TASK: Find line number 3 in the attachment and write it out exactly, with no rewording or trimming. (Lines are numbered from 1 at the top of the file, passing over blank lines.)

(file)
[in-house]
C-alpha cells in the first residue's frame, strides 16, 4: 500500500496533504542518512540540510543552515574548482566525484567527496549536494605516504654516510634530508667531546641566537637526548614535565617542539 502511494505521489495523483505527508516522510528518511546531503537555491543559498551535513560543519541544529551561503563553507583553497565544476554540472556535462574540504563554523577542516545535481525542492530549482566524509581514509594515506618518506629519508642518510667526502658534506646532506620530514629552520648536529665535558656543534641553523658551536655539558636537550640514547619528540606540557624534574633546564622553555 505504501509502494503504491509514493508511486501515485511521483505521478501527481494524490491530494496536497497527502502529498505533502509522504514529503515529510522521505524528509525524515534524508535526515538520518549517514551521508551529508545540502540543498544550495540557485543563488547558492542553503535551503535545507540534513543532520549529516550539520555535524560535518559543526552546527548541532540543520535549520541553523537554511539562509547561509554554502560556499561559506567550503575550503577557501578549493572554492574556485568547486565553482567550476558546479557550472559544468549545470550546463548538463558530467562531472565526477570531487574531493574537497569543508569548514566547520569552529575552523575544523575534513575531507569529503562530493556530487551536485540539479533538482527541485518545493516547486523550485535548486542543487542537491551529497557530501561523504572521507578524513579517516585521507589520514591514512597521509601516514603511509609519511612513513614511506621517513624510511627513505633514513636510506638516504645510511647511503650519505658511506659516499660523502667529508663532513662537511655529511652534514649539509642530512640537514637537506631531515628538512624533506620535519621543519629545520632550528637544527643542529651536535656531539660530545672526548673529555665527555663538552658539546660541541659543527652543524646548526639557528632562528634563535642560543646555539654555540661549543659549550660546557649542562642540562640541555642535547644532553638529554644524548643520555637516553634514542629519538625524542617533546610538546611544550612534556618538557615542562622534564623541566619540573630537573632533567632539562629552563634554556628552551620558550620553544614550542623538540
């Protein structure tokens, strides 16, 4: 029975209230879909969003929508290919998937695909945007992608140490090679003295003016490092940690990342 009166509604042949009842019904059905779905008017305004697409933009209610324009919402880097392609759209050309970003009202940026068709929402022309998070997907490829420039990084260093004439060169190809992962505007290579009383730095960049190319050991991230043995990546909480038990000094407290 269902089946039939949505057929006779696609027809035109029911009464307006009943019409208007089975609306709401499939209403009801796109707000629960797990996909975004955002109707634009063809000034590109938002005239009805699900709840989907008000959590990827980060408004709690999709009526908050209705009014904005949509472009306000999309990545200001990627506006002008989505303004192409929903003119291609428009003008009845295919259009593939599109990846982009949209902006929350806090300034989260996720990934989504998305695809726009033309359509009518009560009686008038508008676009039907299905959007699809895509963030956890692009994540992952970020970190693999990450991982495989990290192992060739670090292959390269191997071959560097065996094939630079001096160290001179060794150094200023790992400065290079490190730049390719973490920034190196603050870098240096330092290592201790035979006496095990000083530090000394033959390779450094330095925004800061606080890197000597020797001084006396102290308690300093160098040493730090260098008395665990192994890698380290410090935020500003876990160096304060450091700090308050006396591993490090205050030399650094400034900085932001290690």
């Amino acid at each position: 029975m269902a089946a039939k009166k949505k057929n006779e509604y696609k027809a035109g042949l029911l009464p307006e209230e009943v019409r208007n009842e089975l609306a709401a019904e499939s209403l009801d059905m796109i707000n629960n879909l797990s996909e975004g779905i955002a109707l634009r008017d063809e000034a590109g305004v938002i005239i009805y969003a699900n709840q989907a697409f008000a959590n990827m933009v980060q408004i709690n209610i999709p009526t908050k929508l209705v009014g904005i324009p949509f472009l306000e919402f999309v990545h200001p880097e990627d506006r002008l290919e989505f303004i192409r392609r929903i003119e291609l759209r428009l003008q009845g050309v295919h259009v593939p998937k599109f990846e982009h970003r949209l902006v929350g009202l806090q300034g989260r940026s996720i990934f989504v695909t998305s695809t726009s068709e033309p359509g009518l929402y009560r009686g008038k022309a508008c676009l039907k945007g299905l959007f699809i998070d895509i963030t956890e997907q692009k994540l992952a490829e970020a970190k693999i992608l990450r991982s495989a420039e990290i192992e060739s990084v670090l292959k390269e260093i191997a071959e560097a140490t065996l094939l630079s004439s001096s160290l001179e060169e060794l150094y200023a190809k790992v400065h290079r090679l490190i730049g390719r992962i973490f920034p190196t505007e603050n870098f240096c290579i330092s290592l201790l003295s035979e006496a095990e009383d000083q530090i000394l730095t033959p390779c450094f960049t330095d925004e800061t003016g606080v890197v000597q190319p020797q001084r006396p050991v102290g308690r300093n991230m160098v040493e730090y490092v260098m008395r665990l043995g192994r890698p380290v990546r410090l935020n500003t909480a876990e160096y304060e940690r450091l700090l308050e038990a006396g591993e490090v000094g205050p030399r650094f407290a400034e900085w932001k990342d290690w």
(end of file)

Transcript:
């Protein structure tokens, strides 16, 4: 029975209230879909969003929508290919998937695909945007992608140490090679003295003016490092940690990342 009166509604042949009842019904059905779905008017305004697409933009209610324009919402880097392609759209050309970003009202940026068709929402022309998070997907490829420039990084260093004439060169190809992962505007290579009383730095960049190319050991991230043995990546909480038990000094407290 269902089946039939949505057929006779696609027809035109029911009464307006009943019409208007089975609306709401499939209403009801796109707000629960797990996909975004955002109707634009063809000034590109938002005239009805699900709840989907008000959590990827980060408004709690999709009526908050209705009014904005949509472009306000999309990545200001990627506006002008989505303004192409929903003119291609428009003008009845295919259009593939599109990846982009949209902006929350806090300034989260996720990934989504998305695809726009033309359509009518009560009686008038508008676009039907299905959007699809895509963030956890692009994540992952970020970190693999990450991982495989990290192992060739670090292959390269191997071959560097065996094939630079001096160290001179060794150094200023790992400065290079490190730049390719973490920034190196603050870098240096330092290592201790035979006496095990000083530090000394033959390779450094330095925004800061606080890197000597020797001084006396102290308690300093160098040493730090260098008395665990192994890698380290410090935020500003876990160096304060450091700090308050006396591993490090205050030399650094400034900085932001290690």